Côtes de Rhône Villages Saint Maurice
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There are more than 60 communes in France bearing the name of St. Maurice. So who was this character? A Roman officer, head of the Theban legion, Maurice was recruited in Egypt and converted to Christianity together with his soldiers. Rather than break a promise he had made with the Christian adversaries of the Emperor Maximian, he refused to fight against them. His cohort was decimated (one in ten executed), and Maurice martyred, at the beginning of the 3rd century AD. The little village of St-Maurice is built around a vineyard protected by the proudest of Christian centurions!
Already operative in the Gallo-Roman period, the vineyards were really developed in the 14th century, when the village was owned by the “Dauphins”. In the 18th century, St-Maurice wines first came to prominence, thanks to the arrival of the “Tinto” (Mourvèdre) and Xérès grape varieties, which were cultivated among the olive trees. In 1952, St-Maurice wines were granted Côtes du Rhône status, and in 1964, earned the Côtes du Rhône Villages appellation.
Native to the Drôme area, the vines grow on plots totalling 158 hectares, where they are protected from late frosts and freezing fog. On the south-facing slopes, they enjoy maximum exposure to the sun and are sheltered from the prevailing wind: the Mistral. The reds are elegant, not overpowering, firmly held together by subtle, silky tannins. The whites have a bouquet of violets and white blossom. Like the rosés, they are invigorating and refreshing on the palate.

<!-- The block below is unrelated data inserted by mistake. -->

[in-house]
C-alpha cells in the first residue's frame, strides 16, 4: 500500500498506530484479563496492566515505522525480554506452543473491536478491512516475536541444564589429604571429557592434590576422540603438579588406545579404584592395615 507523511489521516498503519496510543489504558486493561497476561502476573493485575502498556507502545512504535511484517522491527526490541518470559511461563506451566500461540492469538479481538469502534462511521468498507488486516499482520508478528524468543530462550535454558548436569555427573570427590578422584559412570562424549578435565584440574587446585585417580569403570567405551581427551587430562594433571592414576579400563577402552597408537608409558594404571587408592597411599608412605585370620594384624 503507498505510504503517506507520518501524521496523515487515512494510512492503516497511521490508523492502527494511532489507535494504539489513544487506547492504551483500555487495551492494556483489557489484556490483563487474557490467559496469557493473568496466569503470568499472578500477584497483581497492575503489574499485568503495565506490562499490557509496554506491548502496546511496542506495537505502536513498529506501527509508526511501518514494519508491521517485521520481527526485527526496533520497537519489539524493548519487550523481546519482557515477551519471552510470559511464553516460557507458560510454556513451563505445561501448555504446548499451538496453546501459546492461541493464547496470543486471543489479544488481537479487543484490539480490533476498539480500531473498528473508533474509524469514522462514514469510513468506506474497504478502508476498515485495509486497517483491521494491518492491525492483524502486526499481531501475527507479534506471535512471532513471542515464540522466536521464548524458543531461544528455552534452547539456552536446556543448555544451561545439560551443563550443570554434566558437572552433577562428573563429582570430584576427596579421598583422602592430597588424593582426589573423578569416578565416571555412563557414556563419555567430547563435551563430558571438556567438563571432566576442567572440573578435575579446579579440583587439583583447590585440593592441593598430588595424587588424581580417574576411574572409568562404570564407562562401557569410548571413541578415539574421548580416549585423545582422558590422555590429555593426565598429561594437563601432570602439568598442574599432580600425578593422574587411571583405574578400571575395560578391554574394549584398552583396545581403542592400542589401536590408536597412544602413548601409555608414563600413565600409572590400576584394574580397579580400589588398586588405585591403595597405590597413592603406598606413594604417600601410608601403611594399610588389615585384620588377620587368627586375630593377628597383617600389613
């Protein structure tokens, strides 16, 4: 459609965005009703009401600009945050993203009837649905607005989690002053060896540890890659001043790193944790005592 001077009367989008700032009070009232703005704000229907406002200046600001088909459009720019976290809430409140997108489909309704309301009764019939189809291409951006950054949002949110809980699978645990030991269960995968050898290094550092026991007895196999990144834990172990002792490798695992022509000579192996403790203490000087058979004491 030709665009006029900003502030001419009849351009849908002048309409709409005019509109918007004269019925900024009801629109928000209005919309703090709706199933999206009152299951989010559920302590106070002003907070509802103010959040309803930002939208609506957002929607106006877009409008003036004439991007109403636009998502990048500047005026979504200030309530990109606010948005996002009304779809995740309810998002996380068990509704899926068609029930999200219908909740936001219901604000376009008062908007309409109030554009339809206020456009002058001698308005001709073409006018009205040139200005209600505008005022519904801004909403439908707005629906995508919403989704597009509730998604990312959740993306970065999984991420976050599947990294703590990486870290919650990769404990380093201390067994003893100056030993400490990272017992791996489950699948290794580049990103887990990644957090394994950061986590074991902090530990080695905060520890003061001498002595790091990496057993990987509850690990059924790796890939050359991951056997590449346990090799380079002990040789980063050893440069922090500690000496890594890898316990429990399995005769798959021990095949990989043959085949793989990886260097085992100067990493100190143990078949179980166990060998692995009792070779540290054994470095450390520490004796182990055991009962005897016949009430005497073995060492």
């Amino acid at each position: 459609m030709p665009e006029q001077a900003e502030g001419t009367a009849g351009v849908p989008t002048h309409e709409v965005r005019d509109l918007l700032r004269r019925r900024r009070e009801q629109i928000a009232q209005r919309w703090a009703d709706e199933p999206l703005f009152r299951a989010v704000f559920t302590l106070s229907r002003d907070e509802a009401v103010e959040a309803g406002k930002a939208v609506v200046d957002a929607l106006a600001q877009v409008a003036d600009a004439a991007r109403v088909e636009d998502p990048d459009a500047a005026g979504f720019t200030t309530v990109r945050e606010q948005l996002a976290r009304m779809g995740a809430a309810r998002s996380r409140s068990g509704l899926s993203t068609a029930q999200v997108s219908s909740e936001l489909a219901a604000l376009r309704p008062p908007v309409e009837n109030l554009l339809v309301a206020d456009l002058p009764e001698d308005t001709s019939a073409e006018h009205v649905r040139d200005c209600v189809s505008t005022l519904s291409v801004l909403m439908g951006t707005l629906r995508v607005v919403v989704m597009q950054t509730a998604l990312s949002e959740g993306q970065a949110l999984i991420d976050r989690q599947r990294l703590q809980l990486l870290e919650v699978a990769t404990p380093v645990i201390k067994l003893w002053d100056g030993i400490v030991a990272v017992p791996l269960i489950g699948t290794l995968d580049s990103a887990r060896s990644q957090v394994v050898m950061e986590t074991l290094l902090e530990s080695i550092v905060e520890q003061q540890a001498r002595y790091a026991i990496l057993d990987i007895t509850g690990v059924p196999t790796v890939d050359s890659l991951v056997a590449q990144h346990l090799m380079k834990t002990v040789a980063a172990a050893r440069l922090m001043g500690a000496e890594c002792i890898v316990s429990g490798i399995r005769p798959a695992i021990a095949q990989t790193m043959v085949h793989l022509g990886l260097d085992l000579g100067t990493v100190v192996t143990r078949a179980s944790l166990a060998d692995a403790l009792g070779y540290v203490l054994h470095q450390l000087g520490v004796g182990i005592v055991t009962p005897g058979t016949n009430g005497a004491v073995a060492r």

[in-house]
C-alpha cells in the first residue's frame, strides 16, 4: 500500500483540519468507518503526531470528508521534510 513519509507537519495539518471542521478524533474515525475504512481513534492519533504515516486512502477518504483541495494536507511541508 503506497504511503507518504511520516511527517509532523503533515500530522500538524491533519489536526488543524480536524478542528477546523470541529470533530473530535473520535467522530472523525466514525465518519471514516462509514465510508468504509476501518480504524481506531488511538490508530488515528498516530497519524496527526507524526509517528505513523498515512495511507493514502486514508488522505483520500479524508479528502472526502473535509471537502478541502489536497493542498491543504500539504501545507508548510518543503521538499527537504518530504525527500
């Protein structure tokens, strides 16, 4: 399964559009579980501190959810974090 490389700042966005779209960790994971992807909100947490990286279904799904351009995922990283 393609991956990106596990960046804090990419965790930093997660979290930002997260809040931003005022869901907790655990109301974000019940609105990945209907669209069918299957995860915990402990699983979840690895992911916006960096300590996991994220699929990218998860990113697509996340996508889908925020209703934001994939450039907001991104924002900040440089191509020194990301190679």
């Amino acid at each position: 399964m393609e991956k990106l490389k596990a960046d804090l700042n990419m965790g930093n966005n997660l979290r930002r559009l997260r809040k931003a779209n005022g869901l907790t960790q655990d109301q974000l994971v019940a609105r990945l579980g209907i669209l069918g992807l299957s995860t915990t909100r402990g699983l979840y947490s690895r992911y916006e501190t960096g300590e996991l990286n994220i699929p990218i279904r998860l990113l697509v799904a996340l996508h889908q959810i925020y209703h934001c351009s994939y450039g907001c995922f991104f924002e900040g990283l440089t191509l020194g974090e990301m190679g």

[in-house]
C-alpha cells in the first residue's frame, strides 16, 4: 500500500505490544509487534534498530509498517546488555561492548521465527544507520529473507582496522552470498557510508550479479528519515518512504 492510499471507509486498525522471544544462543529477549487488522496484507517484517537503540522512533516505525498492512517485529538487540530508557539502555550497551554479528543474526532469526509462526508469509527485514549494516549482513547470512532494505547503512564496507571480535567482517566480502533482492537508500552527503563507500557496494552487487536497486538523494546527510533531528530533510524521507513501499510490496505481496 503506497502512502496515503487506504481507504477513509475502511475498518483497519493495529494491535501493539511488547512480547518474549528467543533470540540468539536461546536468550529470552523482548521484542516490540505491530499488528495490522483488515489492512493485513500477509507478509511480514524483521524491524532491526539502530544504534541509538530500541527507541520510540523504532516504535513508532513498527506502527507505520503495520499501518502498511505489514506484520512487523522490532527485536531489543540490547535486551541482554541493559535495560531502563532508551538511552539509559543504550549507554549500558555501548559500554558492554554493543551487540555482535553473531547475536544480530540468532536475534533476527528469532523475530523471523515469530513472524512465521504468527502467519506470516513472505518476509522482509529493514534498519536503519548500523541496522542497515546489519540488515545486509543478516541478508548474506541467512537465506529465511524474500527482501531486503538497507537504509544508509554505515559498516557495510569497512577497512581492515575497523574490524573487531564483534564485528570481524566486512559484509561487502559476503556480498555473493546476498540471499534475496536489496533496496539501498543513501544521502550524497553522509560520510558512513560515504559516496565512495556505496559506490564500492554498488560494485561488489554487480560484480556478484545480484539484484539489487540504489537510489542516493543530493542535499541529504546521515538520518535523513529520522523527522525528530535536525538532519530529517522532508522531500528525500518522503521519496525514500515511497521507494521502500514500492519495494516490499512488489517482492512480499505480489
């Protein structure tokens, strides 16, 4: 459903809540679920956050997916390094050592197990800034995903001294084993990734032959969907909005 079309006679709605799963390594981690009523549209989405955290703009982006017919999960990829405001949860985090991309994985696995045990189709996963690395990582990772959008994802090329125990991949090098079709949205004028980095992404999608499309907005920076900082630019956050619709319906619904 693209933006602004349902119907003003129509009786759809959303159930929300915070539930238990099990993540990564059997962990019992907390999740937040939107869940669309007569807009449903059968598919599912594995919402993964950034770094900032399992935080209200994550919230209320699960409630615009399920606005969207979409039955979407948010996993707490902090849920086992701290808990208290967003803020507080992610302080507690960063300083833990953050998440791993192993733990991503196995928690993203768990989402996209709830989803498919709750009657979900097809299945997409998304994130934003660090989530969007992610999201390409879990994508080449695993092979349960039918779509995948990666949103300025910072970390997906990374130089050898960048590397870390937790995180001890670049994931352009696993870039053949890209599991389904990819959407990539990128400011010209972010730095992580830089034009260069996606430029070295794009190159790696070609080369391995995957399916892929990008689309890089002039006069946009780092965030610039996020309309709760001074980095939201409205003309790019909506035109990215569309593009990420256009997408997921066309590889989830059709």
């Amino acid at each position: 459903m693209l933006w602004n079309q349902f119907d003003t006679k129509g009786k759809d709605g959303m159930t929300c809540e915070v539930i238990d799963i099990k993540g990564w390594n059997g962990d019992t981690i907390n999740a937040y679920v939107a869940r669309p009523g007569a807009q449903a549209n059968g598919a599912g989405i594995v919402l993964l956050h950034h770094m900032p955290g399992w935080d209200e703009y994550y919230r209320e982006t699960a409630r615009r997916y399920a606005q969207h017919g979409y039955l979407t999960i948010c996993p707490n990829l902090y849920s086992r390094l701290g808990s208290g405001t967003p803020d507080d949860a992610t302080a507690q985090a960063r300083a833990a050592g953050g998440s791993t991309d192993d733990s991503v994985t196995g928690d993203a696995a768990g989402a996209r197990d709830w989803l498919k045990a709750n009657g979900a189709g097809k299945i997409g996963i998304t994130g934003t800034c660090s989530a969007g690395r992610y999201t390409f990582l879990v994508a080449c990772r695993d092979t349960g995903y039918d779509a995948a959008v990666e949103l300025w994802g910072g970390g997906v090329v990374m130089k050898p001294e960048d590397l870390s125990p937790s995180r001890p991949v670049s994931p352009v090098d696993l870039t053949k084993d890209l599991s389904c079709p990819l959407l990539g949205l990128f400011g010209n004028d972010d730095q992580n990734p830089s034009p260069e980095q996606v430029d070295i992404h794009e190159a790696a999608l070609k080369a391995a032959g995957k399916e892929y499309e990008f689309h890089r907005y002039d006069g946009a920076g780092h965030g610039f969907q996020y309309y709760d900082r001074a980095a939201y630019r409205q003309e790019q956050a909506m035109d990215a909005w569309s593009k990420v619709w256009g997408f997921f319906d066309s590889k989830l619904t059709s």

The appellation’s still red wines must include more than 50% Grenache noir grapes and a minimum of 20% Syrah and/or Mourvèdre, with other varieties making up no more than 20% of the mix. They can be aged for several years.
Rosés must contain at least 50% Grenache, 20% Syrah and/or Mourvèdre and no more than 20% of other grape varieties. White grape varieties (Grenache, Clairette, Marsanne, Roussanne, Bourboulenc and Viognier) must not account for more than 20% of the mix. These wines should be drunk young.
In the composition of AOC Côtes du Rhône Villages white wines, Grenache blanc, Clairette blanche, Marsanne blanche, Roussanne blanche, Bourboulenc blanc and Viognier blanc make up more than 80% of the blend. These are “vins de table”, which should be drunk without delay.
The minimum alcohol content for the appellation’s red wines is 12,5°, while for the rosés and whites it is 12°.


Many artefacts (pottery, amphorae, coins) were found in the 19th century during archaeological excavations on the site of Saint Maurice sur Eygues. They bear witness to the importance of the Roman colonisation of this area and its link with viticulture.
The village wine cellar boasts an item which is unique in the Rhone Valley: a barrel dating from the 13th century. A charter drawn up in 1333 sets out the liberties granted to the village folk in return for feudal rights over the vineyards and their wine. In the early 18th century, the Marquis de la Charce, governor of the Nyons region, sang the praises of Saint Maurice wines.
In 1953, the local wines were was granted the appellation Côtes du Rhône Saint-Maurice sur Eygues and, in 1967, Côtes du Rhône Villages Saint-Maurice sur Eygues